The Justice System of the United States of America is comprised of 3 Federal Agencies responsible for varying responsibilities concerning both the upholding of justice, as well as its review, analysis, and application legislation: The Executive Justice System of the United States of America
How Does the Criminal Justice System Work?
The criminal justice system is comprised of three major institutions which process a case from inception, through trial, to punishment. A case begins with law enforcement officials, who investigate a crime and gather evidence to identify and use against the presumed perpetrator. The case continues with the court system, which weighs the evidence to determine if the defendant is guilty beyond a reasonable doubt. If so, the corrections system will use the means at their disposal, namely incarceration and probation, to punish and correct the behavior of the offender.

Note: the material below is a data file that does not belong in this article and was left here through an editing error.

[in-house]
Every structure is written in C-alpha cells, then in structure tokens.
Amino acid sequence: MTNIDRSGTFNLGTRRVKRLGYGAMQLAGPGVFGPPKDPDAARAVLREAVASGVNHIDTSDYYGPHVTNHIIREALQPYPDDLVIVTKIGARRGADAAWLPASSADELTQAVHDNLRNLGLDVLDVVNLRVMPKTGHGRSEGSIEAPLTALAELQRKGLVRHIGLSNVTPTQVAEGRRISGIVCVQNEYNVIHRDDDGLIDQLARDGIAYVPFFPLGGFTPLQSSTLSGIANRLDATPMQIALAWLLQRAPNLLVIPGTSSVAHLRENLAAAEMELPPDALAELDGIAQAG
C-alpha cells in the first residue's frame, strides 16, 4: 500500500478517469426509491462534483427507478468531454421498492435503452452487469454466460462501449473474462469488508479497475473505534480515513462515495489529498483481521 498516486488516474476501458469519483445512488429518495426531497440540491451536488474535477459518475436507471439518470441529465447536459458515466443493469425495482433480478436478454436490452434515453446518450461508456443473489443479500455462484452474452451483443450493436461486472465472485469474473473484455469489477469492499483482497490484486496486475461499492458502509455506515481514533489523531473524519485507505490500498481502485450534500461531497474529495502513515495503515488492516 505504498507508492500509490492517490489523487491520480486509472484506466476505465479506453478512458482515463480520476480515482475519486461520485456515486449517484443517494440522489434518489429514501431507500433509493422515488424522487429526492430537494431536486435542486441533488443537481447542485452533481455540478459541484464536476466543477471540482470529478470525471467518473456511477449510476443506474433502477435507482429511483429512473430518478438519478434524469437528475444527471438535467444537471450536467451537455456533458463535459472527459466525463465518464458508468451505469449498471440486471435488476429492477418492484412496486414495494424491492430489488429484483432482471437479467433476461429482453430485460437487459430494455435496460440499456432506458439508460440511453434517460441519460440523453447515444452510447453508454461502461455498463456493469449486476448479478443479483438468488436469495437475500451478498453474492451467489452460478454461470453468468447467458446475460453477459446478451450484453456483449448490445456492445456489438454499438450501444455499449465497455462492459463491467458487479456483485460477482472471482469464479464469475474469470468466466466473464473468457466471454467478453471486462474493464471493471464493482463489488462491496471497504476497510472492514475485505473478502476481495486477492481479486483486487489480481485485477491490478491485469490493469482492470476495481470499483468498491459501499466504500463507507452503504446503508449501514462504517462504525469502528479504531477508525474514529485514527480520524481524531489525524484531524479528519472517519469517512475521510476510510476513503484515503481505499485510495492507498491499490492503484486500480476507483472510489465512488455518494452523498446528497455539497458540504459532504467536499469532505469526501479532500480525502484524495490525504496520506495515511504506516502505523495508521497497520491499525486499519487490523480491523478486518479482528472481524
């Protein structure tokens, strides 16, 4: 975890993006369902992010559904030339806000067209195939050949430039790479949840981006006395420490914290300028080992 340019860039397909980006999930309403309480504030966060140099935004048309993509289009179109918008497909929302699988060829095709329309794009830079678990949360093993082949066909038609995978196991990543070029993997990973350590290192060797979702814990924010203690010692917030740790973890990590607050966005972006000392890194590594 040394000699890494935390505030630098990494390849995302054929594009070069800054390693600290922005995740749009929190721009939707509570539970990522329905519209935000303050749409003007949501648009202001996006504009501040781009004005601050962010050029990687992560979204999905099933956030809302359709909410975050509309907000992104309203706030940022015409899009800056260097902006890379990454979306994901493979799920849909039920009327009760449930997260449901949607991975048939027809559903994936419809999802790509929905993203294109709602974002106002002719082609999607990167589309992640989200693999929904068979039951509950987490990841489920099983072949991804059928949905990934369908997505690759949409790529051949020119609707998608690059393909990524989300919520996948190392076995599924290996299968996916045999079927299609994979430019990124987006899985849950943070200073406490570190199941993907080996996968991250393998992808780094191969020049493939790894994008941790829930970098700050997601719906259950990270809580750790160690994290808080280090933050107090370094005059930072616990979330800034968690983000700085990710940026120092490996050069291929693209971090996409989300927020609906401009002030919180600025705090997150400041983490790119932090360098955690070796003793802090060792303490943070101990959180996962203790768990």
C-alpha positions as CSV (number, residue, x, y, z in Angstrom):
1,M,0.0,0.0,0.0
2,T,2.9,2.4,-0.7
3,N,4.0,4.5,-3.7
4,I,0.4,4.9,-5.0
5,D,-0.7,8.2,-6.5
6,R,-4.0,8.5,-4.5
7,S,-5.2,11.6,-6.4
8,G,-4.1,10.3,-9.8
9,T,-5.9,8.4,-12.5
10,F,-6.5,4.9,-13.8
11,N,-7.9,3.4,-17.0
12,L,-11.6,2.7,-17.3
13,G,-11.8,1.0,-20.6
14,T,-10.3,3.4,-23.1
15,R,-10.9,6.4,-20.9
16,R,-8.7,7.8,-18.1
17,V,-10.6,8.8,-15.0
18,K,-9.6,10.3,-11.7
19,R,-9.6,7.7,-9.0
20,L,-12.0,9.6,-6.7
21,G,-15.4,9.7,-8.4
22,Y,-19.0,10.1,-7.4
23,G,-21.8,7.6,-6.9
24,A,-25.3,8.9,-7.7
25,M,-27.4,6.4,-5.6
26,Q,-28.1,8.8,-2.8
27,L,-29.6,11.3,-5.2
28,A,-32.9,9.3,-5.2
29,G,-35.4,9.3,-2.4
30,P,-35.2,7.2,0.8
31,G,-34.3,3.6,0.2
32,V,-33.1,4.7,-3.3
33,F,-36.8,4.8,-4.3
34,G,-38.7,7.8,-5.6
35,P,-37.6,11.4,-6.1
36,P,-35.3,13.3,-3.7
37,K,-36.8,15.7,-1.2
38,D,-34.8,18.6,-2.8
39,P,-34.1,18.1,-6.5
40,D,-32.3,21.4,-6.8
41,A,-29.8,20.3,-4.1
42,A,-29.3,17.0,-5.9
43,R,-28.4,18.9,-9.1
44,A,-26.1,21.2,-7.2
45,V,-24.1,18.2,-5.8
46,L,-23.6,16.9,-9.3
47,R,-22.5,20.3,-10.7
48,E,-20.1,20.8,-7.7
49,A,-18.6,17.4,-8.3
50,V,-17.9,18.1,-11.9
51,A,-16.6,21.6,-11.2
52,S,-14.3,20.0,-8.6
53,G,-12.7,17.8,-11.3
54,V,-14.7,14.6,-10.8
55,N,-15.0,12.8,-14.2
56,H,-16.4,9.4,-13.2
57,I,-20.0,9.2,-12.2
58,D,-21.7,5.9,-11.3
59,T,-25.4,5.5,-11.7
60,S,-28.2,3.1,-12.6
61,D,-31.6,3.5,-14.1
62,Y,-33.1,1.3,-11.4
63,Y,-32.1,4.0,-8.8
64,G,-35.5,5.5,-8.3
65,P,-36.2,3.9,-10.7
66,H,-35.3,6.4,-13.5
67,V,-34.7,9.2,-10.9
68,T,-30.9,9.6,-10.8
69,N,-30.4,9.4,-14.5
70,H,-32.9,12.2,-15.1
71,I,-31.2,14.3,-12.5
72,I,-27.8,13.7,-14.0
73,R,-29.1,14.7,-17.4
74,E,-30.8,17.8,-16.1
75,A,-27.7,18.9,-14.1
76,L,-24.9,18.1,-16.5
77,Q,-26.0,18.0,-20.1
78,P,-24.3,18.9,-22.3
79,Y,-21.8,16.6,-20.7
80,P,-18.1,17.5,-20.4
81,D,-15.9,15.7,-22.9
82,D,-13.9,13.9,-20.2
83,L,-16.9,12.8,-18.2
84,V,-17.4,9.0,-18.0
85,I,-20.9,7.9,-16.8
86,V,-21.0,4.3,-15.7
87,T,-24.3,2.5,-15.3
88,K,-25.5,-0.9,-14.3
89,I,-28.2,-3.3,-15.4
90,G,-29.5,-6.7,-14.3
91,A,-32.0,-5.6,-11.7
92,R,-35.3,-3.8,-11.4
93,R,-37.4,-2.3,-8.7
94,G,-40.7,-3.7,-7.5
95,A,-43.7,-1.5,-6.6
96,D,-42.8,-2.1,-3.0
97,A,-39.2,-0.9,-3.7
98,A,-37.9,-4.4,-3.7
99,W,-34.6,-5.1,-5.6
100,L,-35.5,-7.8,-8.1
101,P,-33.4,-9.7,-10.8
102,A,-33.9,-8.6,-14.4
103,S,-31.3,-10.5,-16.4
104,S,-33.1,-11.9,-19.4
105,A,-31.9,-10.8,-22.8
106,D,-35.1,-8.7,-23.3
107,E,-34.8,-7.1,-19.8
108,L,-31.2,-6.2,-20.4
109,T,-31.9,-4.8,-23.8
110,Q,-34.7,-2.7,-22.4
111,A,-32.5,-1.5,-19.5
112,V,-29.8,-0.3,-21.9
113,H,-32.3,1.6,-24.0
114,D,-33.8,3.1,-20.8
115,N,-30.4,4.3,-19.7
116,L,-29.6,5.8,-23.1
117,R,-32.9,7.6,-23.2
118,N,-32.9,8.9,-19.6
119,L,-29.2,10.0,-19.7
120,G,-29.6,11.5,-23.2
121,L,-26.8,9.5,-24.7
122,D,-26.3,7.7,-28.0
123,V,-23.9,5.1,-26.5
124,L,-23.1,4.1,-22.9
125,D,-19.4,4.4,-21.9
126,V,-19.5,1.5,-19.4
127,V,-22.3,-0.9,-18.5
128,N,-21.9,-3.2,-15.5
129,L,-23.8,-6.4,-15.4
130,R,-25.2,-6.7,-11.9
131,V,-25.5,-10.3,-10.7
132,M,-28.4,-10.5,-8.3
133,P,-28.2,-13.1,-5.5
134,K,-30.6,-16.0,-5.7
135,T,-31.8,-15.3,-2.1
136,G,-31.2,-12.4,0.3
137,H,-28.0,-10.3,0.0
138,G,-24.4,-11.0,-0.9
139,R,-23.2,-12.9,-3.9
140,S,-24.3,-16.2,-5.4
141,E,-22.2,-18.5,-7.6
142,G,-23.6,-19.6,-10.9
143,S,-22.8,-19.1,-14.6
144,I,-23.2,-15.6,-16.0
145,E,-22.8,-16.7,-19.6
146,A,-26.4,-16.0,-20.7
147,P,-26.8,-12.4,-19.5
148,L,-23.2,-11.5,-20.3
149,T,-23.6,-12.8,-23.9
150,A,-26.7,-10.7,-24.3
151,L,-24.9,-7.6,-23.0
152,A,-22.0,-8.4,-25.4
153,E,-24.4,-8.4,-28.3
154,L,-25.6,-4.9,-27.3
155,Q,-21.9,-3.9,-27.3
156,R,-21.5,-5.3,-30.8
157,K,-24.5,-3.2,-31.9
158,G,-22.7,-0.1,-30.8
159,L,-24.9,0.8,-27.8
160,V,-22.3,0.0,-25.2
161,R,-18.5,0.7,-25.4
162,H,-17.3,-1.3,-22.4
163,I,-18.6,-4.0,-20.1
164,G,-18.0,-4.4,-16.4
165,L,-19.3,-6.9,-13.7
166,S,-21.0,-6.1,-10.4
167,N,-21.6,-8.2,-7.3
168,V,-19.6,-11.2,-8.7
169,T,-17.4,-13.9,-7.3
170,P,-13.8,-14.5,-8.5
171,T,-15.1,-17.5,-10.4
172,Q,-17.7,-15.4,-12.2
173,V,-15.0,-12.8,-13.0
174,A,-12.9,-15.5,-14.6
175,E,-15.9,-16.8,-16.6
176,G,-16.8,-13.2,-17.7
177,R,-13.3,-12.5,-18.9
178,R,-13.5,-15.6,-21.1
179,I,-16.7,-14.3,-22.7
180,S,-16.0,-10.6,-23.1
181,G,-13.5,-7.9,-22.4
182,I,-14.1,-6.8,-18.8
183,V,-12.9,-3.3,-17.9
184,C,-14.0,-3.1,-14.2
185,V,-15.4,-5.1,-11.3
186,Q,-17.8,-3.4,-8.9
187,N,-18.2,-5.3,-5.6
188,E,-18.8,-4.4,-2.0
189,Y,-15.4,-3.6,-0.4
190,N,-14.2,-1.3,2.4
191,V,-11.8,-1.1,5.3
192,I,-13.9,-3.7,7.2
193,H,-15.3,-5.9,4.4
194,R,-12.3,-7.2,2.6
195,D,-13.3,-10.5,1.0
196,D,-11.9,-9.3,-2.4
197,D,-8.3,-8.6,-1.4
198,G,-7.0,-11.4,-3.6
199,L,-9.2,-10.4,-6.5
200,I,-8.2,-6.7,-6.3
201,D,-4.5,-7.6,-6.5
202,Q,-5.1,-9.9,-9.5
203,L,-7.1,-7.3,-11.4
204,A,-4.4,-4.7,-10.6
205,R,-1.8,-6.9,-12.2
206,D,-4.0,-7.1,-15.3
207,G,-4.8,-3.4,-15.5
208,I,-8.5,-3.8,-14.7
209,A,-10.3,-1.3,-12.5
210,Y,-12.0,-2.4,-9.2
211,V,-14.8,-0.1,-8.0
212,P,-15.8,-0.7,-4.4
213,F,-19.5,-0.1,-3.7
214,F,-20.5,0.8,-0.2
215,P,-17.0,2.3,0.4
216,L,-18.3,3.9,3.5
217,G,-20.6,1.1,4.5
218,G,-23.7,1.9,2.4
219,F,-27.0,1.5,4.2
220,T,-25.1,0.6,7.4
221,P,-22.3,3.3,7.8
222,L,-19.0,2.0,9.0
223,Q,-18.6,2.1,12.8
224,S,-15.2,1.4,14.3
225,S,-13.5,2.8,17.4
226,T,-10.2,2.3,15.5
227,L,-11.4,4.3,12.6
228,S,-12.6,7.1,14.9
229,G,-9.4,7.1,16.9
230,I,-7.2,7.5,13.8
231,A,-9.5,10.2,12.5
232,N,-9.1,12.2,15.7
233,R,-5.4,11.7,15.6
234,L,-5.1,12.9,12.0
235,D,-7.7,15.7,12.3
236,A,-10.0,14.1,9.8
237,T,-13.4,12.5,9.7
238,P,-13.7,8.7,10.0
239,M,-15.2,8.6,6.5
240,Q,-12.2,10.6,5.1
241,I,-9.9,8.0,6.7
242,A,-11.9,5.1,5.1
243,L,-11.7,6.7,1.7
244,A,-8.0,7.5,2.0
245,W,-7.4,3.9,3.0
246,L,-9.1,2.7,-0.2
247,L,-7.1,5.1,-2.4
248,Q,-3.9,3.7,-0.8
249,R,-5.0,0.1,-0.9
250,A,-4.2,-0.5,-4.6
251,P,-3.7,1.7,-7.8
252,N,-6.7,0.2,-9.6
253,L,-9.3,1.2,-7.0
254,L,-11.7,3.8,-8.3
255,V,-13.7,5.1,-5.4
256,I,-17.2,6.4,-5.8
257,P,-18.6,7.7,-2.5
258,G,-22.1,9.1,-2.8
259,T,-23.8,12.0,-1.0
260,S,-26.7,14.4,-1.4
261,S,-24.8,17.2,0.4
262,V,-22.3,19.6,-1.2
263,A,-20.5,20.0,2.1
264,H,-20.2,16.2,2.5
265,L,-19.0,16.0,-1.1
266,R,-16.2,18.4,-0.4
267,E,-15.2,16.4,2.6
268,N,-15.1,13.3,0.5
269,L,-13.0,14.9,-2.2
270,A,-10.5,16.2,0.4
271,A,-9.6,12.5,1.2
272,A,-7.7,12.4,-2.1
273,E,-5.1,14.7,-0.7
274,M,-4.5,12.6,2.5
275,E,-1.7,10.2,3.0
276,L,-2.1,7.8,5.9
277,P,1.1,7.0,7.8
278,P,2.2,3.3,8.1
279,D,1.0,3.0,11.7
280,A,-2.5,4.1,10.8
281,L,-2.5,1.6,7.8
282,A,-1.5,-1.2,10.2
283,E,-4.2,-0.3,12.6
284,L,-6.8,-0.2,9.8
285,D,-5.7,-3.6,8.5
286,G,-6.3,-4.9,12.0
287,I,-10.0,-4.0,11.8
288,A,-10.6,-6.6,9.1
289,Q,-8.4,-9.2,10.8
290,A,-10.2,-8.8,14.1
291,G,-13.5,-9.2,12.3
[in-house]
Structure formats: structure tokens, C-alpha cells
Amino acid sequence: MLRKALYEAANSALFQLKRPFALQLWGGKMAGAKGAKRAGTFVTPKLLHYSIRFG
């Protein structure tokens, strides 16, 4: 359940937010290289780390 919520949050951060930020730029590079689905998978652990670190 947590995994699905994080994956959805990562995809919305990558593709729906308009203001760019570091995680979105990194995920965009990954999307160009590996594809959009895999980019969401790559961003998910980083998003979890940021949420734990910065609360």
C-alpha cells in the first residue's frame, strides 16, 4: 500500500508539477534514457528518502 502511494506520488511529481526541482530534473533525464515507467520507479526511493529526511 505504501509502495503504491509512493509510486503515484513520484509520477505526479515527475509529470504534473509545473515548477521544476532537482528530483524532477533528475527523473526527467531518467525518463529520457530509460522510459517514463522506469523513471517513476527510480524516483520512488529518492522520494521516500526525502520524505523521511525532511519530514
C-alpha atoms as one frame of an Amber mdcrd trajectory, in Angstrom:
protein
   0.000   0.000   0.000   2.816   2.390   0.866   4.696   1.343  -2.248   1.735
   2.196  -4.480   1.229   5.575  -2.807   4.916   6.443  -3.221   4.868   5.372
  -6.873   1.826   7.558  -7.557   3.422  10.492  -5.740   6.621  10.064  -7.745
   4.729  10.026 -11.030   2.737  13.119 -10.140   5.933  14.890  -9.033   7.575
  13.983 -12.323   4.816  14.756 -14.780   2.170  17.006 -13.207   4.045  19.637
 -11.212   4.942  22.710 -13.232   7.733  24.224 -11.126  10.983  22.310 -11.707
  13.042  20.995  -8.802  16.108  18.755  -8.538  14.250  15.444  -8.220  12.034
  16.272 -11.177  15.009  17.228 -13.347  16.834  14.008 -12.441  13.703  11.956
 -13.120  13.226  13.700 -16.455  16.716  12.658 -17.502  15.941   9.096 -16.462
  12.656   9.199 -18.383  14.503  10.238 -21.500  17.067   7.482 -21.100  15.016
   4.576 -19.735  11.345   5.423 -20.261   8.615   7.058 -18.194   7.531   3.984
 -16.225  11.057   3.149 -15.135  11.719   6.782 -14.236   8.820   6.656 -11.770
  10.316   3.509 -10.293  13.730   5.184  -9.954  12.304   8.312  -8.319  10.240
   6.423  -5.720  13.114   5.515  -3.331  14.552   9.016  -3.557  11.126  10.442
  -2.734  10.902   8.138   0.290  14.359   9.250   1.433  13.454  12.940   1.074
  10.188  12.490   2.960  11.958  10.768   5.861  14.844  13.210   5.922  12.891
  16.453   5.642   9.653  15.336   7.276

Throughout each stage of the process, constitutional protections exist to ensure that the rights of the accused and convicted are respected. These protections balance the need of the criminal justice system to investigate and prosecute criminals with the fundamental rights of the accused (who are presumed innocent).
Criminal Justice System: Law Enforcement
Though a number of rights derived from the Constitution protect the accused from abuses and overreaching from law enforcement officers, the arguably most important of these rights are the Miranda advisement and the Fourth Amendment prohibition against unreasonable searches and seizures.
Miranda rights are the familiar refrain of police dramas. “You have the right to remain silent. Anything you say can and will be held against you in the court of law. You have the right to an attorney. If you cannot afford an attorney, one will be provided for you.” Though we’re all familiar with these rights, officers are nevertheless required to remind arrestees of these rights before they are questioned.
The other major restriction on the investigative stage of a case is the prohibition on unreasonable searches and seizures. This prevents officers from searching a suspect or his home without a warrant. There are exceptions for extenuating circumstances, such as when an officer is in “hot pursuit” of a suspect or where evidence might be destroyed, such as when a suspected drug dealer runs into a restroom.